There’s an old expression that says “If it looks like a duck, swims like a duck, and quacks like a duck, then it probably is a duck”. It sounds like a reasonable assumption but what if it turns out to be a radio-controlled duck decoy (£42 on eBay) or an american coot (which has toes not webbed feet)? In business it’s important never to take things at face value and to always take a closer look.
Consider all the people that work at your practice – nurses, receptionists, hygienists, therapists, associates, cleaners, the family member that does a few hours to help out once in a while – any one of these people could be a duck decoy. In other words, some of those who you think are self-employed, could actually be workers or employees.
As an employer you are required to check if a worker is self-employed from both a tax point of view and also, from an employment law standpoint. Making a wrong assumption can be expensive as it could result in additional tax, national insurance, penalties and even legal action for failing to fulfil a worker’s rights.
When looking at the employment status of individuals there are three main classifications:
Considerations when deciding whether an individual will be classed as a worker:
- You are paying them to do work or services in accordance with a pre-arranged agreement;
- They have a very limited right to send someone else to do the work (i.e. they can’t subcontract out the work);
- The business provides them with the tools and equipment they need to do the work;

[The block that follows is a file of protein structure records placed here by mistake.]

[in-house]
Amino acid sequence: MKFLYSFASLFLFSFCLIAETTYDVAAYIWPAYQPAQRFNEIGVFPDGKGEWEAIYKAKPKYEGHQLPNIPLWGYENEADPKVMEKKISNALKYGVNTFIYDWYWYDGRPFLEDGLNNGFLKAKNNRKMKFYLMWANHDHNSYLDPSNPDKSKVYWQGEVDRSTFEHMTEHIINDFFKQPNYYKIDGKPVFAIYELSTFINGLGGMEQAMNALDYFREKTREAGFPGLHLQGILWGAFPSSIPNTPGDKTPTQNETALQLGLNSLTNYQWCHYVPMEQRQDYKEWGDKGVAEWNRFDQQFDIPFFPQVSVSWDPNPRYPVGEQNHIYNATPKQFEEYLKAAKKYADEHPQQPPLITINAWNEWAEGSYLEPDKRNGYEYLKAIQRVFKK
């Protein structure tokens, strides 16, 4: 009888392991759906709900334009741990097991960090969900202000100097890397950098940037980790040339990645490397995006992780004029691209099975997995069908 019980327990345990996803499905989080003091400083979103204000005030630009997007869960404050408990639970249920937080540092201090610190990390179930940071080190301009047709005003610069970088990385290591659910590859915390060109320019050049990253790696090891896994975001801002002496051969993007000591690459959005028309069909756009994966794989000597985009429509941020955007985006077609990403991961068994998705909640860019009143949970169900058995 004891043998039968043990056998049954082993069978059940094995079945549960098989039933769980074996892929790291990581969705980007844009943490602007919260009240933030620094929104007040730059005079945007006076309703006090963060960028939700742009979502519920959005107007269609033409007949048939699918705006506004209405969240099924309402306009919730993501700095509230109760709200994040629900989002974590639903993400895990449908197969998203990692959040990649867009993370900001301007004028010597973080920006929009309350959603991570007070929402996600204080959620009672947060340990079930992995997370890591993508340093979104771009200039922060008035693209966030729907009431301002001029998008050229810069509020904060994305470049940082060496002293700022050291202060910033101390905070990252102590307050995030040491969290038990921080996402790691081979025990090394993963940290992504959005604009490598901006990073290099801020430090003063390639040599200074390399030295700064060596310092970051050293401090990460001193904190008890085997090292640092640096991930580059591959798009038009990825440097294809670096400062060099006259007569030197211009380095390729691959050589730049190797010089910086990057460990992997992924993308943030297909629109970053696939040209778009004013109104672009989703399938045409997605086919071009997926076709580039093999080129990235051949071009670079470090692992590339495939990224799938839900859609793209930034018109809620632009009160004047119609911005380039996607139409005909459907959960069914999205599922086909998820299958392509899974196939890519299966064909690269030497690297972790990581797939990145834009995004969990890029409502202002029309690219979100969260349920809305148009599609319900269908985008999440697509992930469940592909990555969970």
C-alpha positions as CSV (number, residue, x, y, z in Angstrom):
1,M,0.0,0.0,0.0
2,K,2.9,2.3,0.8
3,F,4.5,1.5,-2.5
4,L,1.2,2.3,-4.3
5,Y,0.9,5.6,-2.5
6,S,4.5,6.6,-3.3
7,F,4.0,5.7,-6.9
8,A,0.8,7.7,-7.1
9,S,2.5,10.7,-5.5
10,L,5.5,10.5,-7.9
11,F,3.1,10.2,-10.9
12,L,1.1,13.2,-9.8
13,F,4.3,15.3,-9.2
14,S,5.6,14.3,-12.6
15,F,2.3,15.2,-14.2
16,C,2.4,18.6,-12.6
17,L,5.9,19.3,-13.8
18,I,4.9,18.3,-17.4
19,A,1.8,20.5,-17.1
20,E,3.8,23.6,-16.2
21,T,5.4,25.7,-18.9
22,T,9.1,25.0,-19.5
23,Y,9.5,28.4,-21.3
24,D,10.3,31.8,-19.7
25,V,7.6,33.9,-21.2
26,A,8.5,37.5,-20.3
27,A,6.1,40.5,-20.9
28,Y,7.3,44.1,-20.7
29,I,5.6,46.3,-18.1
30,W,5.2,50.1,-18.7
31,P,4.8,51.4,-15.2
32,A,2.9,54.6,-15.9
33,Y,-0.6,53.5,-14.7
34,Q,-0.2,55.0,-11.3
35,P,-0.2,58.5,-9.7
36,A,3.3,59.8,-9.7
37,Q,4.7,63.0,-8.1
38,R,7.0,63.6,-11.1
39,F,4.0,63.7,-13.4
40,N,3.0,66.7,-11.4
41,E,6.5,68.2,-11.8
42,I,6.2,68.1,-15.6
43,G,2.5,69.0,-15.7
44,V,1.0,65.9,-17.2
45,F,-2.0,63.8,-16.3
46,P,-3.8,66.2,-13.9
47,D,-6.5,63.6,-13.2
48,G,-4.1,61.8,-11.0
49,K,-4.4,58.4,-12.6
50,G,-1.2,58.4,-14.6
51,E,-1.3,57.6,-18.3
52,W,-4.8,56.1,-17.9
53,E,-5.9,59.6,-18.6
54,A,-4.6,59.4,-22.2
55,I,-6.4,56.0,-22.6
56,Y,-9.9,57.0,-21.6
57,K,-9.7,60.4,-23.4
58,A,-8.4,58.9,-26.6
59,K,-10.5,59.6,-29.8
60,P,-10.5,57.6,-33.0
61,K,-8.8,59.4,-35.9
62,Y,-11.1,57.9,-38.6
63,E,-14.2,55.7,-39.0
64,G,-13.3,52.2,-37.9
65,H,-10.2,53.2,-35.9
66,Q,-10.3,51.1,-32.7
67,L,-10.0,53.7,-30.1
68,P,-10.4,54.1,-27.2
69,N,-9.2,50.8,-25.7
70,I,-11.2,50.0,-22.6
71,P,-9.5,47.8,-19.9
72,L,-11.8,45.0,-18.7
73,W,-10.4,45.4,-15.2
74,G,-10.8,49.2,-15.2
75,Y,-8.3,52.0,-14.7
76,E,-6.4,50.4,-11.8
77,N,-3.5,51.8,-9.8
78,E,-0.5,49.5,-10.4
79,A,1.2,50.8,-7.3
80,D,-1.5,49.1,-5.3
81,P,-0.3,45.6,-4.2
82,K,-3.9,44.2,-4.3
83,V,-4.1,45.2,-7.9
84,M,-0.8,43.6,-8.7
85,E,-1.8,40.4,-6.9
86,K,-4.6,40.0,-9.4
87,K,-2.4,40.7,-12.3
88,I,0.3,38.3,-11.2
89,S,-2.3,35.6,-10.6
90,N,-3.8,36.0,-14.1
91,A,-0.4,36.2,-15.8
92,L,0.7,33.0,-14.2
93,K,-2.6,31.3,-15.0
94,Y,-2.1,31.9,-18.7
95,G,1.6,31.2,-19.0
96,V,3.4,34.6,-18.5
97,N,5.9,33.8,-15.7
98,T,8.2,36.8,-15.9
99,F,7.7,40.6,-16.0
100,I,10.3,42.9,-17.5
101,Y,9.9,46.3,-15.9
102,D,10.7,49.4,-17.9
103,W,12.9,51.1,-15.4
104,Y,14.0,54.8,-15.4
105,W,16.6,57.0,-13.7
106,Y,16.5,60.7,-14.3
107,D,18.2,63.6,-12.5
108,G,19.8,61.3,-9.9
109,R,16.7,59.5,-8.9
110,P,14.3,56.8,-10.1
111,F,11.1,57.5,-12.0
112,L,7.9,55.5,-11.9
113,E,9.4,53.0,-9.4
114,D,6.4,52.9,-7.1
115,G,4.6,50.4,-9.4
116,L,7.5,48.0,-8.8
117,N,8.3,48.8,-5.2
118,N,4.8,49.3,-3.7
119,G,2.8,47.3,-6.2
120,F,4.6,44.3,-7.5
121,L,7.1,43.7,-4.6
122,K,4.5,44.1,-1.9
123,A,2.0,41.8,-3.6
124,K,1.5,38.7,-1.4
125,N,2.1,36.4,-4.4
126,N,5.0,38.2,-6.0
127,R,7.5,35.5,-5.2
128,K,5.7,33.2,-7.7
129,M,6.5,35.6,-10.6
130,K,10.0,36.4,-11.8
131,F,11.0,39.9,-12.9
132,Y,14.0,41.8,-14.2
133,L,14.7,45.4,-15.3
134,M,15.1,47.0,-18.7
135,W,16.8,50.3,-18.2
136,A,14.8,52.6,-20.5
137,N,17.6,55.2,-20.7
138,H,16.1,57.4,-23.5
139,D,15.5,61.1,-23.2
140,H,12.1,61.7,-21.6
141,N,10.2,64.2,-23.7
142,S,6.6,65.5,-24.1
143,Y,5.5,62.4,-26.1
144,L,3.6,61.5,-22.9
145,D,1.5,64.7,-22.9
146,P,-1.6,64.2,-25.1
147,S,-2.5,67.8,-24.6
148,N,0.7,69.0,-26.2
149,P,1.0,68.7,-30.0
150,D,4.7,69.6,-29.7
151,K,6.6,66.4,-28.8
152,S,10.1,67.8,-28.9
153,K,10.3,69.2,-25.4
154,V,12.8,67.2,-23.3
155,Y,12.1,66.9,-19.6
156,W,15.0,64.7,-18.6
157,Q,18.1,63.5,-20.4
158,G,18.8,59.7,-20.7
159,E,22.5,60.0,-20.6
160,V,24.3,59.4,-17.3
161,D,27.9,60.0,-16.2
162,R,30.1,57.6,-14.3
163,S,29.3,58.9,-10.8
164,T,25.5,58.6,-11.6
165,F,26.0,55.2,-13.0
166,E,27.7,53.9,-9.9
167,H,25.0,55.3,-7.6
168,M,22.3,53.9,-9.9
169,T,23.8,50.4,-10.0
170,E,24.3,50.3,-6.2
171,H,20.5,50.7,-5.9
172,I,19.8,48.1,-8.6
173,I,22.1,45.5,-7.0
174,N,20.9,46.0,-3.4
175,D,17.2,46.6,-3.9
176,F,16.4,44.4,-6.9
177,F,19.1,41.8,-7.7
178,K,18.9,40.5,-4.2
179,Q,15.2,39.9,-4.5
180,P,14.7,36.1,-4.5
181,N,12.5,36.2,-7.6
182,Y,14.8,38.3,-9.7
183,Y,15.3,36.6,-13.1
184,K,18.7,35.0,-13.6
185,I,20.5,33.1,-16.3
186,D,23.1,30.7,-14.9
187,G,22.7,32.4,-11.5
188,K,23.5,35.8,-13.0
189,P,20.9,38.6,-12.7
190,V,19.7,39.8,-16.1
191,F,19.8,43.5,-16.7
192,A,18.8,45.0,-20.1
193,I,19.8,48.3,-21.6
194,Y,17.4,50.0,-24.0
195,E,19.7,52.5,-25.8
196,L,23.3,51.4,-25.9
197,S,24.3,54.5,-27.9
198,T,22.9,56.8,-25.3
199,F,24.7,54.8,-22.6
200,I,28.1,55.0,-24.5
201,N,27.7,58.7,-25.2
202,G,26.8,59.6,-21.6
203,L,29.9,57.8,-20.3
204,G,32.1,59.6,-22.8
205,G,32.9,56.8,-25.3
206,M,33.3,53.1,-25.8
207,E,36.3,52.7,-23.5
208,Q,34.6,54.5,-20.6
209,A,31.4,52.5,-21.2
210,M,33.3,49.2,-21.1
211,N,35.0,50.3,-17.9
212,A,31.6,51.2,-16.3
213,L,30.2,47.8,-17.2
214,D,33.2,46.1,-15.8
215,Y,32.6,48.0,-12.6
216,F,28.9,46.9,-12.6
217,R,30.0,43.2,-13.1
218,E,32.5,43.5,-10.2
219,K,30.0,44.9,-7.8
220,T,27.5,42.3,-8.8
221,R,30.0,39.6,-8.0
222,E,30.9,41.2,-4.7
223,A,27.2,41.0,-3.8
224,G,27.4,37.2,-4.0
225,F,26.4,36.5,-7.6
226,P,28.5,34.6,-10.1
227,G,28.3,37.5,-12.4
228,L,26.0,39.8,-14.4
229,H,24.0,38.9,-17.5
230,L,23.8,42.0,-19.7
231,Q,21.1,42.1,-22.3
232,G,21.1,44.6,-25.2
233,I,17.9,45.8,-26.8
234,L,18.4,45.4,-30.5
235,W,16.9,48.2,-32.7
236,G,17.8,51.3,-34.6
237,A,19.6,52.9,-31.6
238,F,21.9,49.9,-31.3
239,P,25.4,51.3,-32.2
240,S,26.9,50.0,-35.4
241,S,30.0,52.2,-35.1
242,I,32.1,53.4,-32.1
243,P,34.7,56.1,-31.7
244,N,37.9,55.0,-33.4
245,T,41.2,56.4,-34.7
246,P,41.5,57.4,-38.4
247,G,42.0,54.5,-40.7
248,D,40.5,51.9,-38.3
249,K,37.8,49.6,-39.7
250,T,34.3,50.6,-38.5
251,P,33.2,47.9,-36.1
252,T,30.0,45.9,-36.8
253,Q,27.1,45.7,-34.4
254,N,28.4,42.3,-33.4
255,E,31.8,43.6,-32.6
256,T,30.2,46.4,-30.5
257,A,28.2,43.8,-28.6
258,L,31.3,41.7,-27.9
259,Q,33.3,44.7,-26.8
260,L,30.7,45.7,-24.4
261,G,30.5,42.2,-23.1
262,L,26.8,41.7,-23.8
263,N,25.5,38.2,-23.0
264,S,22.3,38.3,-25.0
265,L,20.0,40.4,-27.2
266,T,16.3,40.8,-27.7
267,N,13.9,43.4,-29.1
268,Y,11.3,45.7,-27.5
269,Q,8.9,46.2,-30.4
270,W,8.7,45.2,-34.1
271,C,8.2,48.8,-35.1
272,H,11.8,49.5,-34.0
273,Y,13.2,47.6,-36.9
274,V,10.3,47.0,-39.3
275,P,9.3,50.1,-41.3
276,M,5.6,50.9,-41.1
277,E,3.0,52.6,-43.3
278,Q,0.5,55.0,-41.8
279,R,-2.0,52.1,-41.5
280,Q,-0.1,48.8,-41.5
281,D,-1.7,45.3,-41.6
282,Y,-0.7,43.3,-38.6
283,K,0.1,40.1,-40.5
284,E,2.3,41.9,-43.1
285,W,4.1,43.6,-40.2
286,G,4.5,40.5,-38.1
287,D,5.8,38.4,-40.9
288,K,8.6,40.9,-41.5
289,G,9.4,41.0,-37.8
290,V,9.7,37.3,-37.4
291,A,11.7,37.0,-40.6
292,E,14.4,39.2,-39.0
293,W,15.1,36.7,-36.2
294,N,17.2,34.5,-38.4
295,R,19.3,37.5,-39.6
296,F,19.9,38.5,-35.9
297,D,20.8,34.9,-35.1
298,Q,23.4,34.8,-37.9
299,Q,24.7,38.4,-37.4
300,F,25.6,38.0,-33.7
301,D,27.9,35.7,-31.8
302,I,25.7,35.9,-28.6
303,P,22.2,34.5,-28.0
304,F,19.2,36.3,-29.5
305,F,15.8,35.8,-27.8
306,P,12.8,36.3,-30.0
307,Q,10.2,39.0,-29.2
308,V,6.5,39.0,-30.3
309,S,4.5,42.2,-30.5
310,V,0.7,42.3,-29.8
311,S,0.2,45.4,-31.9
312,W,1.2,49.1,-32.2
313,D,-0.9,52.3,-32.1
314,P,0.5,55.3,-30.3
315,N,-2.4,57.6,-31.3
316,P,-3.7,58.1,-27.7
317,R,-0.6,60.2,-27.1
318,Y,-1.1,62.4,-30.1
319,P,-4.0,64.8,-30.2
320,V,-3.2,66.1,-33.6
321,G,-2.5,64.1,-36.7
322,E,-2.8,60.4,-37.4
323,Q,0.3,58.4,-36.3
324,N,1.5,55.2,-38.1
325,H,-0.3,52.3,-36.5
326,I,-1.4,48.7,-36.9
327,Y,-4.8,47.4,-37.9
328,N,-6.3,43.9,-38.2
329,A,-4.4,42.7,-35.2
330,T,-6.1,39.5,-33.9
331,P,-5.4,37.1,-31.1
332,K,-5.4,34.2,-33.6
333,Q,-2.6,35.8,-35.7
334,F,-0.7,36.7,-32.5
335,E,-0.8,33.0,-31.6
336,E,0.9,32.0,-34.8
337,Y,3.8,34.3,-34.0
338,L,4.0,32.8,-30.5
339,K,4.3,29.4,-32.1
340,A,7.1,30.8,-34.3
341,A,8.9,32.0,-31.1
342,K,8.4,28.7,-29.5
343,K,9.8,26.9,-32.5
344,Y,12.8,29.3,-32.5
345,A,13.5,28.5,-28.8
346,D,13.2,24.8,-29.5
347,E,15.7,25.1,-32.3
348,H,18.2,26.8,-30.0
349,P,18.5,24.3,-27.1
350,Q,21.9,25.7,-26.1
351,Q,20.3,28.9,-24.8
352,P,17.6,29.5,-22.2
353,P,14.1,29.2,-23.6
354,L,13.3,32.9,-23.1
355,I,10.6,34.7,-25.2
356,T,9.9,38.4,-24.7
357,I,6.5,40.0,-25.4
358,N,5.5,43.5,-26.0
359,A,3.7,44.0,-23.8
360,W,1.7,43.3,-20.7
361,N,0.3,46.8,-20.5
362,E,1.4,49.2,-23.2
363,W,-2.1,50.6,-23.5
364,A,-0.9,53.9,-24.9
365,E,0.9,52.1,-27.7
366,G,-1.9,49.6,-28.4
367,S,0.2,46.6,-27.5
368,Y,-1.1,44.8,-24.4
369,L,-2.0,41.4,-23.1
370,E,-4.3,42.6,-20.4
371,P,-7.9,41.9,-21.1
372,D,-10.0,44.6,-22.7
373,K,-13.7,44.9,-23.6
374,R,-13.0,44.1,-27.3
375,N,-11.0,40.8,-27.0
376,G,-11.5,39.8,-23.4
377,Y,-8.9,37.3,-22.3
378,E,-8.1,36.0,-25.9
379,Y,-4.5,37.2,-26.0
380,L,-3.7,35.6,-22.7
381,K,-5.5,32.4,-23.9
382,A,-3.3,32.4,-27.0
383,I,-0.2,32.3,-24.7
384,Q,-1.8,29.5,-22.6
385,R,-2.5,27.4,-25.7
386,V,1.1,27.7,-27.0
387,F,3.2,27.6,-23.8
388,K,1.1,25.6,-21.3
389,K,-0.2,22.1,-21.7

- They are not working for another business that is engaged with you separately (i.e. not working for a company that supplies services to your business like a cleaning agency).
Workers are entitled to certain employment rights including national minimum wage, paid holiday and other protections. Casual staff and those on zero-hour contracts are usually classed as workers.
All employees are workers but those individuals with an employment contract are entitled to more rights and protections. For example, they are entitled to all forms of statutory pay and leave as well as minimum notice periods on dismissal or termination. They also have the right to time off for emergencies and the right to request flexible working arrangements.
In short, if the individual is not a worker or an employee, they would be classed as self-employed. From a tax point of view, a person is likely to be self-employed and exempt from PAYE tax if most of the following are true:
- They are in business for themselves;
- They decide what work they do, when they do it and how they do it;
- They can hire someone else to do the work;
- If something goes wrong, they have to fix the work in their own time;
- Their job has a fixed price (i.e. they’re not paid by the hour);
- They provide their own equipment;
- They can work for more than one client.
You can check the employment status of an individual by using the HMRC online tool. There is a disclaimer at the start of this tool that states HMRC will stand by the result provided accurate information is given.
For the avoidance of doubt, HMRC have specifically stated that associate dentists are self-employed and liable to Class 2/4 national insurance rather than PAYE and Class 1 national insurance.
It’s more of a grey area when it comes to assessing the employment status of dental hygienists and therapists. Consider whether they chose their own hours, work for more than one practice, provide their own equipment. Each case will have to be assessed separately using the HMRC online tool.
It’s important to identify workers and employees early so be sure to get all your ducks in a row!
If you’d like to find out more about our payroll services in general, please call us on 01872 300232 or email email@example.com.